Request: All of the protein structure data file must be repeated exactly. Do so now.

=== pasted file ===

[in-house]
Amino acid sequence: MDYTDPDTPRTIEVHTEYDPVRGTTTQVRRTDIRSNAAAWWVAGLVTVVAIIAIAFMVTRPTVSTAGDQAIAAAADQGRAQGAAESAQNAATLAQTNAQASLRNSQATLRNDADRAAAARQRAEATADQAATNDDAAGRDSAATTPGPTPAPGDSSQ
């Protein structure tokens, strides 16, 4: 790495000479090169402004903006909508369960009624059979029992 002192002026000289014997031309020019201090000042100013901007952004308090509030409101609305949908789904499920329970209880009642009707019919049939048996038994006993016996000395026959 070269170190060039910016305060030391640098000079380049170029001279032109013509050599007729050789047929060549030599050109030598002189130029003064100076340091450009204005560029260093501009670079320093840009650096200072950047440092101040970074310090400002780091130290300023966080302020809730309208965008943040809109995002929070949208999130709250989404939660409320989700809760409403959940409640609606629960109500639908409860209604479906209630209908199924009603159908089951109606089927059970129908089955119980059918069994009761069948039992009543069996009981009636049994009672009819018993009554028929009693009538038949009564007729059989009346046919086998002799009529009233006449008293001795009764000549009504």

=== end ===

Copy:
[in-house]
Amino acid sequence: MDYTDPDTPRTIEVHTEYDPVRGTTTQVRRTDIRSNAAAWWVAGLVTVVAIIAIAFMVTRPTVSTAGDQAIAAAADQGRAQGAAESAQNAATLAQTNAQASLRNSQATLRNDADRAAAARQRAEATADQAATNDDAAGRDSAATTPGPTPAPGDSSQ
């Protein structure tokens, strides 16, 4: 790495000479090169402004903006909508369960009624059979029992 002192002026000289014997031309020019201090000042100013901007952004308090509030409101609305949908789904499920329970209880009642009707019919049939048996038994006993016996000395026959 070269170190060039910016305060030391640098000079380049170029001279032109013509050599007729050789047929060549030599050109030598002189130029003064100076340091450009204005560029260093501009670079320093840009650096200072950047440092101040970074310090400002780091130290300023966080302020809730309208965008943040809109995002929070949208999130709250989404939660409320989700809760409403959940409640609606629960109500639908409860209604479906209630209908199924009603159908089951109606089927059970129908089955119980059918069994009761069948039992009543069996009981009636049994009672009819018993009554028929009693009538038949009564007729059989009346046919086998002799009529009233006449008293001795009764000549009504």